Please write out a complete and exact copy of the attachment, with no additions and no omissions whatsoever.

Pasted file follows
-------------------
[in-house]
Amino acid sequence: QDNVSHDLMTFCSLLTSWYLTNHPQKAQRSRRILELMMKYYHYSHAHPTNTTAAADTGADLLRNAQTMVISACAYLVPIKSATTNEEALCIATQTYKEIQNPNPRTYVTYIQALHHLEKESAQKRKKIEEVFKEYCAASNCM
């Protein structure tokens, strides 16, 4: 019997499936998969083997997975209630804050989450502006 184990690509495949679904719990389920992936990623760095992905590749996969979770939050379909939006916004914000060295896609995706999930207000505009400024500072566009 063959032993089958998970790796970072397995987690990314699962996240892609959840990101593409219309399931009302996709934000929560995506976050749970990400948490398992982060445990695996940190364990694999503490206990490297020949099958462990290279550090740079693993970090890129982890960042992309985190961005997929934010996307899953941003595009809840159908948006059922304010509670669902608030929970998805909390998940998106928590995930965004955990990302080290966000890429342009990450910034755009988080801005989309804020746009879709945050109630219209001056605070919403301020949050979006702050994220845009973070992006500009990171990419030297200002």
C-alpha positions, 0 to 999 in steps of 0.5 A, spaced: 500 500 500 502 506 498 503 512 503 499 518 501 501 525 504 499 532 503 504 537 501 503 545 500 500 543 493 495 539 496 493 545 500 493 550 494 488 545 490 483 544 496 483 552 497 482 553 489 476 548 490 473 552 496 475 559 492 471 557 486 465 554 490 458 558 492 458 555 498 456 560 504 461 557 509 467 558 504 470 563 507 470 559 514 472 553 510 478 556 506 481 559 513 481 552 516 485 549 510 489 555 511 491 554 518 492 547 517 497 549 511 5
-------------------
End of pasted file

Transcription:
[in-house]
Amino acid sequence: QDNVSHDLMTFCSLLTSWYLTNHPQKAQRSRRILELMMKYYHYSHAHPTNTTAAADTGADLLRNAQTMVISACAYLVPIKSATTNEEALCIATQTYKEIQNPNPRTYVTYIQALHHLEKESAQKRKKIEEVFKEYCAASNCM
């Protein structure tokens, strides 16, 4: 019997499936998969083997997975209630804050989450502006 184990690509495949679904719990389920992936990623760095992905590749996969979770939050379909939006916004914000060295896609995706999930207000505009400024500072566009 063959032993089958998970790796970072397995987690990314699962996240892609959840990101593409219309399931009302996709934000929560995506976050749970990400948490398992982060445990695996940190364990694999503490206990490297020949099958462990290279550090740079693993970090890129982890960042992309985190961005997929934010996307899953941003595009809840159908948006059922304010509670669902608030929970998805909390998940998106928590995930965004955990990302080290966000890429342009990450910034755009988080801005989309804020746009879709945050109630219209001056605070919403301020949050979006702050994220845009973070992006500009990171990419030297200002």
C-alpha positions, 0 to 999 in steps of 0.5 A, spaced: 500 500 500 502 506 498 503 512 503 499 518 501 501 525 504 499 532 503 504 537 501 503 545 500 500 543 493 495 539 496 493 545 500 493 550 494 488 545 490 483 544 496 483 552 497 482 553 489 476 548 490 473 552 496 475 559 492 471 557 486 465 554 490 458 558 492 458 555 498 456 560 504 461 557 509 467 558 504 470 563 507 470 559 514 472 553 510 478 556 506 481 559 513 481 552 516 485 549 510 489 555 511 491 554 518 492 547 517 497 549 511 5